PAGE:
I always invite people to a free orientation so they can learn about what we do before making the decision to go with our therapy program. There are many choices out there and we want volunteers who understand the importance of what they do, have a passion for volunteerism, have a strong bond with their animal, and have the ability to be professional.
I will speak with the owner to see if they understand and are open to changing some things up, such as the leash they use. Then I watch the relationship between animal and human. I give them lots of information while I observe. Does the animal appear calm and comfortable in a new setting? Does the animal show interest in me and in our surrounding? Is the animal quiet, relaxed, and innately friendly (not jumping or barking or licking or overly excited)? I look for reliable, steady, confident dogs. Then I do a few tests, like making horrendous noises, to see if the animal startles and recovers. If I think the team needs some basic training, I suggest that, or suggest they can go right into the therapy dog course.
We believe it is not a Right to be a therapy team, but a Responsibility.
I explain what the process is and that there is never a guarantee they will pass. Some programs pass everyone because they paid for a course. But we believe it is not a Right to be a therapy team, but a Responsibility.
And for some, we are just not the program for them.
What does the training consist of and how long does it take?
Our national program, Pet Partners is a bit different from other therapy programs. First, we are not just dogs; Pet Partners also has horses, pot bellied pigs, pocket pets Iike guinea pigs, and more. Also, we require a Handler Workshop, where the client (without his/her pet) will spend all day learning how we handle our animals, how to work with the public, etc. The Pet Partner Evaluation consists of 22 elements (versus 7-10 for other programs) and the handler and animal are scored separately. The handler score supersedes the animal score because we believe it is the human end of the leash we most depend on.
We also require complete re-testing of handler and animal every two years to insure safety and ability to continue to volunteer at both ends of the leash. Our Badges have an expiration date and we must re-test to renew. As an Instructor and Evaluator (two separate functions) I too must re-license every two years.
Animals must be at least a year old and have lived with the Handler for at least six months so they truly understand the animal’s signals and temperament.
We do not permit any metal on our dogs (no choke chain collar, no prong/pinch collar, no shock collar training, etc.).
Therapy dogs are NOT service dogs and are not given full public access. There are many misconceptions; people say their therapy dog is a service dog to be able to bring them on airplanes or into food establishments. Service dogs alert or perform a task to help their owner who has a disability; therapy dogs volunteer with their owners to help others.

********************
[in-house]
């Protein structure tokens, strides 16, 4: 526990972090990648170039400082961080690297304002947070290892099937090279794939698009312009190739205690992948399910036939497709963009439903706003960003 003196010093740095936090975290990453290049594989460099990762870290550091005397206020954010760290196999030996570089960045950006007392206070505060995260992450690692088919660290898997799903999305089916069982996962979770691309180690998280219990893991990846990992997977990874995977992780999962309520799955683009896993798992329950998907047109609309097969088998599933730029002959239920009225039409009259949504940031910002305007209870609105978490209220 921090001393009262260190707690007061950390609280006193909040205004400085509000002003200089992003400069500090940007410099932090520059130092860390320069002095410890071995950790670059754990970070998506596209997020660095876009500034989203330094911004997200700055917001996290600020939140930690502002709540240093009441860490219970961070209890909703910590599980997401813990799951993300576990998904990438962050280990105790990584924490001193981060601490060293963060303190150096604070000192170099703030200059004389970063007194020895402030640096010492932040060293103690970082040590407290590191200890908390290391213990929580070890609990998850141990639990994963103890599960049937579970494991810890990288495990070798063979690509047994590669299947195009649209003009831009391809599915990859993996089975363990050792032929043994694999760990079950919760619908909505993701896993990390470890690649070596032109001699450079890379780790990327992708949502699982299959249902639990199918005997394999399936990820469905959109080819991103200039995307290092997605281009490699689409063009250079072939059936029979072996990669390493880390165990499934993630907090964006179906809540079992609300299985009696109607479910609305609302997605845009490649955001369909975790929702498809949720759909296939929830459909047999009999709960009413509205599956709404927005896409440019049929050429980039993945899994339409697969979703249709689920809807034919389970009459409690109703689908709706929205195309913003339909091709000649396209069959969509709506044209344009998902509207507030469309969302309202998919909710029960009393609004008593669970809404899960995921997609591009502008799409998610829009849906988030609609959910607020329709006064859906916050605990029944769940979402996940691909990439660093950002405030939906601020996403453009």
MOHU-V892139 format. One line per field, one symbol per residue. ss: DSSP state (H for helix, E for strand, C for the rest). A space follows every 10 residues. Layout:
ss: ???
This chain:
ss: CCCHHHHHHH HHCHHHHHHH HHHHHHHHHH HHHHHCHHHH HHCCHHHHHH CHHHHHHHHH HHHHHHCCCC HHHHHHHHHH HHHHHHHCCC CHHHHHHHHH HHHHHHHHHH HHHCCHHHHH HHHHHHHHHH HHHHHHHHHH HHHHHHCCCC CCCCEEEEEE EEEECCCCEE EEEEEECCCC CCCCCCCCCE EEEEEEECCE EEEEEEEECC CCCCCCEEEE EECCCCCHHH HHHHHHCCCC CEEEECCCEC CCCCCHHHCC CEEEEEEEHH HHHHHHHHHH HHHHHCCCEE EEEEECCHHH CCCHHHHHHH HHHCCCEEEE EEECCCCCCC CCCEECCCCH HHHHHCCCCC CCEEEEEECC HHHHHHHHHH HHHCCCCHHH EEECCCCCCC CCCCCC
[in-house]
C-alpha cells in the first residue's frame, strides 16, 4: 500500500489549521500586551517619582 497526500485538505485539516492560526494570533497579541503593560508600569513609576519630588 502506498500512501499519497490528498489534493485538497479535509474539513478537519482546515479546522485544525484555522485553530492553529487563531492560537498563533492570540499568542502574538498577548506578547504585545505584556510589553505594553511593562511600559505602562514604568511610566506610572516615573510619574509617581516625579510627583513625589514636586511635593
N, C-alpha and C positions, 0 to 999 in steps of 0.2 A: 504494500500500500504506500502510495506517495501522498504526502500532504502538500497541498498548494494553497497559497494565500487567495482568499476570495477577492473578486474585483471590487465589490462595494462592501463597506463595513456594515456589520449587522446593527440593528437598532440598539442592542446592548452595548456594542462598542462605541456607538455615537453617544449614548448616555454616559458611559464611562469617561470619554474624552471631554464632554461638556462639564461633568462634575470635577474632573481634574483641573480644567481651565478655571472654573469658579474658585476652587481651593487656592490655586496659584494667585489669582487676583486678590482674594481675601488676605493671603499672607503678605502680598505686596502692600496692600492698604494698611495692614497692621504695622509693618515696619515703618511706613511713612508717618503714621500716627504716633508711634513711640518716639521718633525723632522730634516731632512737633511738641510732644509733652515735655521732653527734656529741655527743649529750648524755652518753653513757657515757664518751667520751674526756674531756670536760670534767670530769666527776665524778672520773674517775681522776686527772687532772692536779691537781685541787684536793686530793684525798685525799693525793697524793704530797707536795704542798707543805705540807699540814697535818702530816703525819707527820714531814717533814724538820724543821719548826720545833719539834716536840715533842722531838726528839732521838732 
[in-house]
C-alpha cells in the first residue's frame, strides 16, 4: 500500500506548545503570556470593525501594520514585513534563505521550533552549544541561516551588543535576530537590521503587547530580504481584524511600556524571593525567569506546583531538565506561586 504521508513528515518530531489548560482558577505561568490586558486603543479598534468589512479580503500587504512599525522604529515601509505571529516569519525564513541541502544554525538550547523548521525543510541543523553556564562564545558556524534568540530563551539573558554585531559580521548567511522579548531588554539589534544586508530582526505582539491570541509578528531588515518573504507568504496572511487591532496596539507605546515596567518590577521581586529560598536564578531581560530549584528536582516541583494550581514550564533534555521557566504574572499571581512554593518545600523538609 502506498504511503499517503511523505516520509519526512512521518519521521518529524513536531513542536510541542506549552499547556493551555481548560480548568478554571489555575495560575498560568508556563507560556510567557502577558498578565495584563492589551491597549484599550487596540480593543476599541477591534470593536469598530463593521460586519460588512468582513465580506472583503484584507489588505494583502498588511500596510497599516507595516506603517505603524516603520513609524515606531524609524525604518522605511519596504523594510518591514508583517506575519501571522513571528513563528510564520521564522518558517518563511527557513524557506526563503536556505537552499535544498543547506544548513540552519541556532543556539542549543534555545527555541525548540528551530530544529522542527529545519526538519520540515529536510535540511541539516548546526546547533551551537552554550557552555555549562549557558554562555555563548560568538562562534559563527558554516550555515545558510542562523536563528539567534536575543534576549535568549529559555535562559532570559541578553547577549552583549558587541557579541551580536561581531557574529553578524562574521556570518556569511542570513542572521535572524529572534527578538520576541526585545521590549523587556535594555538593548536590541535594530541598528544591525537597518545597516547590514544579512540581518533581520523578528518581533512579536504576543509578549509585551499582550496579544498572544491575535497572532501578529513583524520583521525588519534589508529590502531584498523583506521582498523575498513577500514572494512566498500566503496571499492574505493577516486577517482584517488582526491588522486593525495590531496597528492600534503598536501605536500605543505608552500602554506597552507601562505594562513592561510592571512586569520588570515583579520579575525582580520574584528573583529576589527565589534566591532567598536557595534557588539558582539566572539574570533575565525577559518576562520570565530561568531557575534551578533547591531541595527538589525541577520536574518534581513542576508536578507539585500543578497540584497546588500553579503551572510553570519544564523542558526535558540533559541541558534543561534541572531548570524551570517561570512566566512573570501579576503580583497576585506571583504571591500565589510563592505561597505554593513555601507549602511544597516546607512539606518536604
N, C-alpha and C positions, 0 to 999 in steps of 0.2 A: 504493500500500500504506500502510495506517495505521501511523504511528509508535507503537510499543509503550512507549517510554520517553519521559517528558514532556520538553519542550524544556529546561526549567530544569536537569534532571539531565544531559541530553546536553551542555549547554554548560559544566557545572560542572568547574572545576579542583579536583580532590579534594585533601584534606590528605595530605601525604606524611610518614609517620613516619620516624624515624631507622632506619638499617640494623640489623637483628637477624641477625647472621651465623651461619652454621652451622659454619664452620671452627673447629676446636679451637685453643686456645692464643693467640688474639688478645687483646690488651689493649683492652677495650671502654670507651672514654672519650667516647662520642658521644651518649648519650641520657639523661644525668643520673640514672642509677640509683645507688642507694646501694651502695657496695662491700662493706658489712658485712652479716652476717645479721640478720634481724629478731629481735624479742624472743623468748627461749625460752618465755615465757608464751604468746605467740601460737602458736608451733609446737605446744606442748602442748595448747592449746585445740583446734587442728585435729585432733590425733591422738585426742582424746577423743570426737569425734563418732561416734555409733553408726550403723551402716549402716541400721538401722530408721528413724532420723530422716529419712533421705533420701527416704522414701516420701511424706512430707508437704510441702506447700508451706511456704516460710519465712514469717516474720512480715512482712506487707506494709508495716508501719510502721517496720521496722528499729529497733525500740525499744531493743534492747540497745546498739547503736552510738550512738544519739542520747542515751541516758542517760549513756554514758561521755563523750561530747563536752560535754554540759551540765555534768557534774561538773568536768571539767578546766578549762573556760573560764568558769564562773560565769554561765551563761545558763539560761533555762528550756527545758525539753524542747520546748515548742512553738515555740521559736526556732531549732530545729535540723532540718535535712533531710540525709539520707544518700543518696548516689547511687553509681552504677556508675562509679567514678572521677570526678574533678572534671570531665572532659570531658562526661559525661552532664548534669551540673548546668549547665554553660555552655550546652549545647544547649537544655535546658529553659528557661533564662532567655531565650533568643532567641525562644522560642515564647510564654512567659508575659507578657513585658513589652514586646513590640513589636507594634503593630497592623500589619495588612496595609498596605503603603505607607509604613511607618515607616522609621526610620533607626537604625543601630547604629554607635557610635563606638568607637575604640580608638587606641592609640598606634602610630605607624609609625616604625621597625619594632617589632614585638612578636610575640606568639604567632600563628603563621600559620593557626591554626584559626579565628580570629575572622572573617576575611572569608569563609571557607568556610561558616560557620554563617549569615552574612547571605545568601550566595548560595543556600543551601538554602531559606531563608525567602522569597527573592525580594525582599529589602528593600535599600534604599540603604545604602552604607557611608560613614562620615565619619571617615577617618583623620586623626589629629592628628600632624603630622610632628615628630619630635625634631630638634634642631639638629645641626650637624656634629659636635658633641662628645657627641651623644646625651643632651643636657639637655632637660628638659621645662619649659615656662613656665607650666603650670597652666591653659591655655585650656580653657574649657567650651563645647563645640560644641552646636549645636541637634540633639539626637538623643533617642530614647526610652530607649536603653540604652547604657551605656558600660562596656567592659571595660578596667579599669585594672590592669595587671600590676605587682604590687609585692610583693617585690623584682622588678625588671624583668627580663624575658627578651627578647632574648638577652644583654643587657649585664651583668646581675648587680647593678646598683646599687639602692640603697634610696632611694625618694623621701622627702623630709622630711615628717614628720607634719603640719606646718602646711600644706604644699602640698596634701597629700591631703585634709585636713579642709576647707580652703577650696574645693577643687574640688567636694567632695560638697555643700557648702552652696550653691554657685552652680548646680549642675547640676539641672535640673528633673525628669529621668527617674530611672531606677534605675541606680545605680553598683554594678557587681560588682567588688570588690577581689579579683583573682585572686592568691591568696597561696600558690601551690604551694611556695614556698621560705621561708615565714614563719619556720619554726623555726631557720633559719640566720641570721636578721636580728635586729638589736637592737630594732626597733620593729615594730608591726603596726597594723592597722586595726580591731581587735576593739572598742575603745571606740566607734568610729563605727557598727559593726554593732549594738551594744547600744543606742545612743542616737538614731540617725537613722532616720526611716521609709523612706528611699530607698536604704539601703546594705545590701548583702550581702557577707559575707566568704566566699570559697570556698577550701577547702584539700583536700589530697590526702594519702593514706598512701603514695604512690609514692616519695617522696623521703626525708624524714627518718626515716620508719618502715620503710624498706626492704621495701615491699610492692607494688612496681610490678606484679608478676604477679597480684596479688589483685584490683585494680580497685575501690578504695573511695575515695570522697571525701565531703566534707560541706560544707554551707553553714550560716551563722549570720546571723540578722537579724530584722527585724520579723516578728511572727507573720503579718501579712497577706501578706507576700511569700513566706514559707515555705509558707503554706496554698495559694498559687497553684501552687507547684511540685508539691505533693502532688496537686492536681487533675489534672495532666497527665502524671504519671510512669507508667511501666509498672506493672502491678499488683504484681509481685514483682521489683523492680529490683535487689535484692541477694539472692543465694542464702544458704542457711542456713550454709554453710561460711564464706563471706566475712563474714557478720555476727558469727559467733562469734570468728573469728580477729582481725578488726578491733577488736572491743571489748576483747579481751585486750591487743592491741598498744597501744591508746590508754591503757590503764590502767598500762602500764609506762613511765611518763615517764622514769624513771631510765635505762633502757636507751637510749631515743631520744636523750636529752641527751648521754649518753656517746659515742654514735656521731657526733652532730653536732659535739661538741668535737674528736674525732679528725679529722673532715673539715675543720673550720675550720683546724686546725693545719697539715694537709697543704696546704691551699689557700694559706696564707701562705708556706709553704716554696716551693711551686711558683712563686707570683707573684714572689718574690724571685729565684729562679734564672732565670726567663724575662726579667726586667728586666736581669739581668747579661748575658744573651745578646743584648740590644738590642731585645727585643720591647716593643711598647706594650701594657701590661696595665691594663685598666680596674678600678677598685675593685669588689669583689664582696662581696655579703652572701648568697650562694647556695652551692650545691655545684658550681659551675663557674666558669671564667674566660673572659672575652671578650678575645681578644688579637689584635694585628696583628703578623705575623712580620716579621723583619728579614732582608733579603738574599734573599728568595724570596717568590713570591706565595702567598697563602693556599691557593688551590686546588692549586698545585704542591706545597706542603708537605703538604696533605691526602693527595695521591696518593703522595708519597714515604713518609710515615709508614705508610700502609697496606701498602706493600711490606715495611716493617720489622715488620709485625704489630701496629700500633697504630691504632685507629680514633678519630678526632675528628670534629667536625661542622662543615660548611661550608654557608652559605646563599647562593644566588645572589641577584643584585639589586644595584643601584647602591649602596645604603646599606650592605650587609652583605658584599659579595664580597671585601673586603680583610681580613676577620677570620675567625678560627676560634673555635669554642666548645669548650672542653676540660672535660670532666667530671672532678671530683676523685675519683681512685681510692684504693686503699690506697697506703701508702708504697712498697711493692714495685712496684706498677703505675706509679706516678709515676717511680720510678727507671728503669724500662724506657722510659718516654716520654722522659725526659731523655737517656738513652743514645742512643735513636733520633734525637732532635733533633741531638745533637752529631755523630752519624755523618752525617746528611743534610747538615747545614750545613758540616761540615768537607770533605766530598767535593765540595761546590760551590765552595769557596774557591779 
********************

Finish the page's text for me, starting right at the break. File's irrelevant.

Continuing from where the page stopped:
When someone passes their Pet Partner Evaluation, we consider it graduating. This means they have their liability insurance and can start volunteering with their animal. They have a Love Dog mentor and never just go out there into the public on their own in the beginning.
How did publishing a book about Coco come about?
Years ago, when I was volunteering with her while still working, Coco became quite popular in New York. She was only one dog with one owner so this was a way for her to reach many more people than we could ever meet in person. Coco the Love Dog is a very simple early reader and the children love that they can learn and repeat it immediately. I have given hundreds away to children, who will never meet the Real Coco, but this way they all know her.
What resources do you recommend?
Pet Partners – learn from the best I always say.
Our Love Dog Adventures site – see who we are and what we do.
And my pet column – there are over 500 articles I have written about animal therapy. If, after reading through these, you still want to become involved, go for it!
One of my favorite books on the subject is: Paws and Effect: The Healing Power of Dogs by Sharon Sakson
What’s next for you? Do you think you have another Next Act in your future?
I am busier than ever. Our “little” program has been recognized quite a lot lately without seeking out any publicity. Huffington Post named me one of their 50 Over 50 for Giving Back and our local news has chosen us several times for recognition.
We are now working towards our 501c3 (tax-exempt nonprofit) status and fundraising so we can do even more for our community, such as scholarships for therapy teams and more resources for our programs. I have been personally supporting us for six years, and, given our growth, this is our next natural development. And I am so proud that the University of Nevada, Las Vegas (UNLV) William S. Boyd School of Law has chosen us as a pro bono client in their Nonprofit Legal Clinic to take us through the 501c3 process.
This journey has led me to exactly where I am supposed to be. Working with animals everyone said were unadoptable and unlovable. Encouraging my team that “you can do this” when they want to give up. Celebrating every graduation and every experience where we know we made a difference.
This journey has led me to exactly where I am supposed to be. Working with animals everyone said were unadoptable and unlovable.
I am so proud that Love Dog Adventures is the chosen therapy program for at risk populations where they have never invited animals in before. That we are the team they trust and know has the most capable human and animal volunteers.
I am so grateful I was welcomed into my adopted state. I am grateful that I see succession so our programs can thrive long after I can no longer manage them.